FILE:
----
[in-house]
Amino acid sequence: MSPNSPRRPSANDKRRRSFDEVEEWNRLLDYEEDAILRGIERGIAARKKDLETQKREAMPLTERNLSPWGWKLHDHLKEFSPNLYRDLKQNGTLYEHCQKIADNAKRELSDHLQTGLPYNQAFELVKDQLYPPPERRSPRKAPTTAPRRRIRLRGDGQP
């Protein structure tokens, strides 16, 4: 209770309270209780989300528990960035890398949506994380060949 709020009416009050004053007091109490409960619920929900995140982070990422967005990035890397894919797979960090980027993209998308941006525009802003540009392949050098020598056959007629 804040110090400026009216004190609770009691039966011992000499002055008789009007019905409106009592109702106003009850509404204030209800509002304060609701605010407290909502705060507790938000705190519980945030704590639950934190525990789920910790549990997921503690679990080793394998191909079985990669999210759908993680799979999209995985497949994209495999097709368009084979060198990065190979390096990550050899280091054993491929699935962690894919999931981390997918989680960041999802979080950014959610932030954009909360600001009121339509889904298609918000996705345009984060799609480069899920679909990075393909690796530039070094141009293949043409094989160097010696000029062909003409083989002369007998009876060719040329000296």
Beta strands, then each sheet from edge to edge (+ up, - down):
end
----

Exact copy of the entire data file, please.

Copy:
[in-house]
Amino acid sequence: MSPNSPRRPSANDKRRRSFDEVEEWNRLLDYEEDAILRGIERGIAARKKDLETQKREAMPLTERNLSPWGWKLHDHLKEFSPNLYRDLKQNGTLYEHCQKIADNAKRELSDHLQTGLPYNQAFELVKDQLYPPPERRSPRKAPTTAPRRRIRLRGDGQP
């Protein structure tokens, strides 16, 4: 209770309270209780989300528990960035890398949506994380060949 709020009416009050004053007091109490409960619920929900995140982070990422967005990035890397894919797979960090980027993209998308941006525009802003540009392949050098020598056959007629 804040110090400026009216004190609770009691039966011992000499002055008789009007019905409106009592109702106003009850509404204030209800509002304060609701605010407290909502705060507790938000705190519980945030704590639950934190525990789920910790549990997921503690679990080793394998191909079985990669999210759908993680799979999209995985497949994209495999097709368009084979060198990065190979390096990550050899280091054993491929699935962690894919999931981390997918989680960041999802979080950014959610932030954009909360600001009121339509889904298609918000996705345009984060799609480069899920679909990075393909690796530039070094141009293949043409094989160097010696000029062909003409083989002369007998009876060719040329000296």
Beta strands, then each sheet from edge to edge (+ up, - down):
end